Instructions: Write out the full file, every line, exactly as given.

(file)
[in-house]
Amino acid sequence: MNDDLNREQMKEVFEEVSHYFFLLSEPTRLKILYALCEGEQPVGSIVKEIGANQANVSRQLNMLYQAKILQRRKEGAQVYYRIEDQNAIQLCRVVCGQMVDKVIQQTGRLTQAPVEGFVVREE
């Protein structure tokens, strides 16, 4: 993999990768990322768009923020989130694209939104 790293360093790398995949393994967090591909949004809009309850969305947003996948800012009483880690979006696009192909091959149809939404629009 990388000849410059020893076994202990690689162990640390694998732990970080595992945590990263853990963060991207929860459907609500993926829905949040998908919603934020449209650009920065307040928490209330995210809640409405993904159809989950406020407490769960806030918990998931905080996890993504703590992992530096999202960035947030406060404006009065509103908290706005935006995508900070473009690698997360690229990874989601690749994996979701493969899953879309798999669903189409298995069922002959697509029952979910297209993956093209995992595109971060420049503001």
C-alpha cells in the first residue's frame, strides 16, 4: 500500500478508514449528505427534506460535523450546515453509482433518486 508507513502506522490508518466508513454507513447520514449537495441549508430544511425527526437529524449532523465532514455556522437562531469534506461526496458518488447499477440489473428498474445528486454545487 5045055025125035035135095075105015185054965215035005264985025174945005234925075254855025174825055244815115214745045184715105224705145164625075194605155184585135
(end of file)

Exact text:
[in-house]
Amino acid sequence: MNDDLNREQMKEVFEEVSHYFFLLSEPTRLKILYALCEGEQPVGSIVKEIGANQANVSRQLNMLYQAKILQRRKEGAQVYYRIEDQNAIQLCRVVCGQMVDKVIQQTGRLTQAPVEGFVVREE
């Protein structure tokens, strides 16, 4: 993999990768990322768009923020989130694209939104 790293360093790398995949393994967090591909949004809009309850969305947003996948800012009483880690979006696009192909091959149809939404629009 990388000849410059020893076994202990690689162990640390694998732990970080595992945590990263853990963060991207929860459907609500993926829905949040998908919603934020449209650009920065307040928490209330995210809640409405993904159809989950406020407490769960806030918990998931905080996890993504703590992992530096999202960035947030406060404006009065509103908290706005935006995508900070473009690698997360690229990874989601690749994996979701493969899953879309798999669903189409298995069922002959697509029952979910297209993956093209995992595109971060420049503001």
C-alpha cells in the first residue's frame, strides 16, 4: 500500500478508514449528505427534506460535523450546515453509482433518486 508507513502506522490508518466508513454507513447520514449537495441549508430544511425527526437529524449532523465532514455556522437562531469534506461526496458518488447499477440489473428498474445528486454545487 5045055025125035035135095075105015185054965215035005264985025174945005234925075254855025174825055244815115214745045184715105224705145164625075194605155184585135